After spending several hours in this wonderful aircraft, I have the following problem: when I’m descending with a lot of forward speed (approx. 110 knots), the helicopter suddenly rolls to the left and overturns several times before it crash. According to the original manual of the Bell 206 B3, the speed limit should be 130 knots. There is no warning for a limitation of 110 knots.
It shouldn’t be a vortex either, because you “escape” the downwash again due to the high forward speed… or am I completely wrong?
Depends of the altitude…
The higher you are, the max speed decrease.
Yes Altitude, outside air temperature and gross weight.
See original B206 Flight manual.
There is a placard in the Helicopter.
The table with the Max Speeds is known to me so far. What I don’t understand is the aerodynamic background to this behavior. Is the problem that the rotor blades enter the supersonic range and thus get a flow rupture?
Does this happen so abruptly in real life or does the danger slowly become apparent because the helicopter first rolls only slightly to the right??
A good physical explanation is here https://www.flight-study.com/2019/12/forward-flight.html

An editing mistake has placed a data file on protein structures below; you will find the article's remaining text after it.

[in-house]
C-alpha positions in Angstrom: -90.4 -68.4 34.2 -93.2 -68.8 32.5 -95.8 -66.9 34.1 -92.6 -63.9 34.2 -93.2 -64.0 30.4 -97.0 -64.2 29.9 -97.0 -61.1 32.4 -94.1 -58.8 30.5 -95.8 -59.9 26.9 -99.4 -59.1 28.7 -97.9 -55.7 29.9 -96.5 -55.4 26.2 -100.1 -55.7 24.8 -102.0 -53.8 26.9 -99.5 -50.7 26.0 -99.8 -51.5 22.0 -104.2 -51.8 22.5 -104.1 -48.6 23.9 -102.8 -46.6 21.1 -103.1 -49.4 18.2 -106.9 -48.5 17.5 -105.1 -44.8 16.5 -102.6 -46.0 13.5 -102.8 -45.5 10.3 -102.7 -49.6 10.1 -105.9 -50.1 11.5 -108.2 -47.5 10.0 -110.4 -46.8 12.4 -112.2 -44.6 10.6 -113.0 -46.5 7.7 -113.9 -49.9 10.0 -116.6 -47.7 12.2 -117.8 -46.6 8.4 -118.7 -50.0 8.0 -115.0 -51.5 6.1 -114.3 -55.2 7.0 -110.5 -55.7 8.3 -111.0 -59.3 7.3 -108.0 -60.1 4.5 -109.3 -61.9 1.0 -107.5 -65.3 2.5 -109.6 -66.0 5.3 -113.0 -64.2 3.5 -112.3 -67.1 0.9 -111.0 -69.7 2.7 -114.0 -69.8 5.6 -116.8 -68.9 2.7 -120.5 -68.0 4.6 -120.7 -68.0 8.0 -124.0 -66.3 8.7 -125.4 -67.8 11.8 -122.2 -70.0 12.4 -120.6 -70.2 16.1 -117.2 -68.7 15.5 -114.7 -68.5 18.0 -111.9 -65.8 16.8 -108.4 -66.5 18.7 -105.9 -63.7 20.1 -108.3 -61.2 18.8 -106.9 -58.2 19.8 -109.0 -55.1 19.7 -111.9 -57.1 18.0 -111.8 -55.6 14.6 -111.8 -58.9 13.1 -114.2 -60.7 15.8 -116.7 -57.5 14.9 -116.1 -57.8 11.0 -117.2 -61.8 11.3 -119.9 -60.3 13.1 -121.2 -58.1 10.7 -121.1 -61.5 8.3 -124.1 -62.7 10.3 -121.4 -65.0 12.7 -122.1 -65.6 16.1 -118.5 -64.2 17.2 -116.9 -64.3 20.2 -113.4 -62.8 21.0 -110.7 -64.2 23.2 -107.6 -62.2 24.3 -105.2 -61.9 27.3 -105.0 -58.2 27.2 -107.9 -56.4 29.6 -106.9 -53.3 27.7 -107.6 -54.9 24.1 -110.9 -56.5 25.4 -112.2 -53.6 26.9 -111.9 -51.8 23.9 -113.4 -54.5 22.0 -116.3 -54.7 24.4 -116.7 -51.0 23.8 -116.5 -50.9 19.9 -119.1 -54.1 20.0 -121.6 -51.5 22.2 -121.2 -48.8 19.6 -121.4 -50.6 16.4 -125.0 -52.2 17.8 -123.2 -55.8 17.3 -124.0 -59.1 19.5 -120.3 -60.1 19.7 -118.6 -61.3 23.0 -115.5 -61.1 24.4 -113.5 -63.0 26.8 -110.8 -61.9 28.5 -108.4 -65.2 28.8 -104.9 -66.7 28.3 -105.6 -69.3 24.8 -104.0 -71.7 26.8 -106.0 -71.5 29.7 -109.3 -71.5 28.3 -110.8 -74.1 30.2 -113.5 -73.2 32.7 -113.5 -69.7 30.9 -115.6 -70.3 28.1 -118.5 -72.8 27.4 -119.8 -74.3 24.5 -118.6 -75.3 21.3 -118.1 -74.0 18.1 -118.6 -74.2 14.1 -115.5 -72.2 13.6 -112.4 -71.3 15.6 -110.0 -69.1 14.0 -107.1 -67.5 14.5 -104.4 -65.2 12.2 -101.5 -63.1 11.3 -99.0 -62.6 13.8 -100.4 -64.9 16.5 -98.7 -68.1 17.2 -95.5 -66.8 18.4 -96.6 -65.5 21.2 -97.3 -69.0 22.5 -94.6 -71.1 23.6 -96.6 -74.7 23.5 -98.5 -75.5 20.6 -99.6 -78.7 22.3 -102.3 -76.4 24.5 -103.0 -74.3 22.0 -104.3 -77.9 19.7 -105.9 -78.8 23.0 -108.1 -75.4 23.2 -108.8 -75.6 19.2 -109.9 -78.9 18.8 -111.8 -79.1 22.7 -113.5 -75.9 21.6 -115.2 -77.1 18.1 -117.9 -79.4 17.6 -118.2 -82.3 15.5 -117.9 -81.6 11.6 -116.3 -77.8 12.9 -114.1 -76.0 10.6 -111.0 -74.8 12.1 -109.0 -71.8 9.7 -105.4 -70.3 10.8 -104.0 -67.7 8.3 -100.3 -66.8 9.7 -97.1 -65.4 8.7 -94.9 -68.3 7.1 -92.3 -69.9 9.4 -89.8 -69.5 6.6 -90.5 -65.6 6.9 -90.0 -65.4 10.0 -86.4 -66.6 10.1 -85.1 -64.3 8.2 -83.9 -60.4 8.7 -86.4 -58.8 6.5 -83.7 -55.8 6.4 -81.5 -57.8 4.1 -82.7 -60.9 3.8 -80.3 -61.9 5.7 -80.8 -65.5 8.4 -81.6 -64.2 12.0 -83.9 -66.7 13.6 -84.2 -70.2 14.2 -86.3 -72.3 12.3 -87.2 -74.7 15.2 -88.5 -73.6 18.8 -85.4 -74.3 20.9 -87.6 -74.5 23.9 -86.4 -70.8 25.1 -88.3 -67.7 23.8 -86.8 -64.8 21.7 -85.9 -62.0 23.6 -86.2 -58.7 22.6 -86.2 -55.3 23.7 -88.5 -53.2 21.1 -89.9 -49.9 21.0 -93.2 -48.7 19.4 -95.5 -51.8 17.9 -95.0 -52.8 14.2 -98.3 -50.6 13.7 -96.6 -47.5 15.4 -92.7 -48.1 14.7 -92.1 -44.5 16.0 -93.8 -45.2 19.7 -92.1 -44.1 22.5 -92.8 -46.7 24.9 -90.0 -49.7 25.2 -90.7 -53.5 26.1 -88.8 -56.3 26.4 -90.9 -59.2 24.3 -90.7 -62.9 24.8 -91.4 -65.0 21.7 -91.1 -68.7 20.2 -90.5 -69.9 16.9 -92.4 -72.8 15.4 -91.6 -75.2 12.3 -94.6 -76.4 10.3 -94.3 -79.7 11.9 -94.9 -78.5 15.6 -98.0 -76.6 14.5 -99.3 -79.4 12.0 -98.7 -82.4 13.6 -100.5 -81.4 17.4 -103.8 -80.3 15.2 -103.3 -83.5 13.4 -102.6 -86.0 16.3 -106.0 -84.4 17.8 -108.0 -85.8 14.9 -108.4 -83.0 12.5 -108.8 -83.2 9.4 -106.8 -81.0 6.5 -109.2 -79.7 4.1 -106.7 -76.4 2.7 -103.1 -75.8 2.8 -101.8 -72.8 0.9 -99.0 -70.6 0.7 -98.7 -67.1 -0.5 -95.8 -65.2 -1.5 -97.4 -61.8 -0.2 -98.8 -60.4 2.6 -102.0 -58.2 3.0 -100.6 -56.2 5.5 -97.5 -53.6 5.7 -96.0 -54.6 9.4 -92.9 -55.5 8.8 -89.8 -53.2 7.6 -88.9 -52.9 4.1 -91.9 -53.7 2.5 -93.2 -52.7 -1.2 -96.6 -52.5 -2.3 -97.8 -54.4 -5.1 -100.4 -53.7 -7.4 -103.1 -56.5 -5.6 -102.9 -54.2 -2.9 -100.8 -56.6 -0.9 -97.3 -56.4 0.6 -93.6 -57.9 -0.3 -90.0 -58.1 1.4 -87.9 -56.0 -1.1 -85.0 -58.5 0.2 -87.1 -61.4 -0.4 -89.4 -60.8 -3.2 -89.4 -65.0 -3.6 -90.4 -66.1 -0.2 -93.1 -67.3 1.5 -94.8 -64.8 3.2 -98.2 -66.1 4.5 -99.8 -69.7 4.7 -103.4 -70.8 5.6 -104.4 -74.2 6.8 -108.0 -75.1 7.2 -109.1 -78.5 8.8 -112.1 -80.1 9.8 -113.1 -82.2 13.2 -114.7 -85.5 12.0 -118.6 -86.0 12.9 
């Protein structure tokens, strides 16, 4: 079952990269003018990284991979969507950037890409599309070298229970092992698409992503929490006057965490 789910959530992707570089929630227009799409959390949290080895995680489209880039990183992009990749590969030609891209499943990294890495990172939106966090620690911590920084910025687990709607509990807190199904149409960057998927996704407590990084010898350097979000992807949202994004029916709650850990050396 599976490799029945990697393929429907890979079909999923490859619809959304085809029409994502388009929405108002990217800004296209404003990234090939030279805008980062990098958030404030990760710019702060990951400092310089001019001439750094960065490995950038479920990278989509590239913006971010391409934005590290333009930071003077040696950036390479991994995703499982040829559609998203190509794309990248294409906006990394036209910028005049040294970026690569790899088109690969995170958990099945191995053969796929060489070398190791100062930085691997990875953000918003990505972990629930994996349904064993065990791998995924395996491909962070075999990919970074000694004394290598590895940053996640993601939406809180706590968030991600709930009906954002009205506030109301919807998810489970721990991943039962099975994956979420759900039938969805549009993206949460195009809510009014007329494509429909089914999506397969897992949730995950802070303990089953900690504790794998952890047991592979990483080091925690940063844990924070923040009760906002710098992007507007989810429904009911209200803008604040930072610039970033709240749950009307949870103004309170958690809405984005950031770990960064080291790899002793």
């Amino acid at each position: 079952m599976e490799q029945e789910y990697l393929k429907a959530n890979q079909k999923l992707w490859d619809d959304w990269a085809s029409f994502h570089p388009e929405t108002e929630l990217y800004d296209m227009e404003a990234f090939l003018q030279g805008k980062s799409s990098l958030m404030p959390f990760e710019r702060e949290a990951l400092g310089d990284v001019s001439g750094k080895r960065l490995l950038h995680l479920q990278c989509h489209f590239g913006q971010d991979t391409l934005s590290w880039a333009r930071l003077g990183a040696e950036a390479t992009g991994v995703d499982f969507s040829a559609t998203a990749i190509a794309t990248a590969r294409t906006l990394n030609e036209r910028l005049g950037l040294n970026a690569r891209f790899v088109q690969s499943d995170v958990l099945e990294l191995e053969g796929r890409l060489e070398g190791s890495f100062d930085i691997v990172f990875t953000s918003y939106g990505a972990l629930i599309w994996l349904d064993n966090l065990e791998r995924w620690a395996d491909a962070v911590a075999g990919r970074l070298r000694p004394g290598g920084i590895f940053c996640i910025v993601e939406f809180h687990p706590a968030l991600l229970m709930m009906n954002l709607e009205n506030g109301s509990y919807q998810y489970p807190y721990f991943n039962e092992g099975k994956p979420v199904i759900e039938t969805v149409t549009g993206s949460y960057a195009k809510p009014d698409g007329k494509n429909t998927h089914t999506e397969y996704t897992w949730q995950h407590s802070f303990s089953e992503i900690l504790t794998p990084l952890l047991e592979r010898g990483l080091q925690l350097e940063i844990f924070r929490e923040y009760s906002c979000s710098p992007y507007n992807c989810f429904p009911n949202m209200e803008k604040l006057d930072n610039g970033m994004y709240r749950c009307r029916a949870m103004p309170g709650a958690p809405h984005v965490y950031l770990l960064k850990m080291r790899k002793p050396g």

I don’t know how this effect irl is, I guess every real pilot try to avoid it.
The retreating side of the rotor disc can stall with the relative wind speed
The combination of blade flapping and slow relative wind acting on the retreating blade normally limits the maximum forward speed of a helicopter. At a high forward speed, the retreating blade stalls because of a high AOA and slow relative wind speed. This situation is called retreating blade stall and is evidenced by a nose pitch up, vibration, and a rolling tendency—usually to the left in helicopters with counterclockwise blade rotation.
Pilots can avoid retreating blade stall by not exceeding the never-exceed speed. This speed is designated VNE and is indicated on a placard and marked on the airspeed indicator by a red line.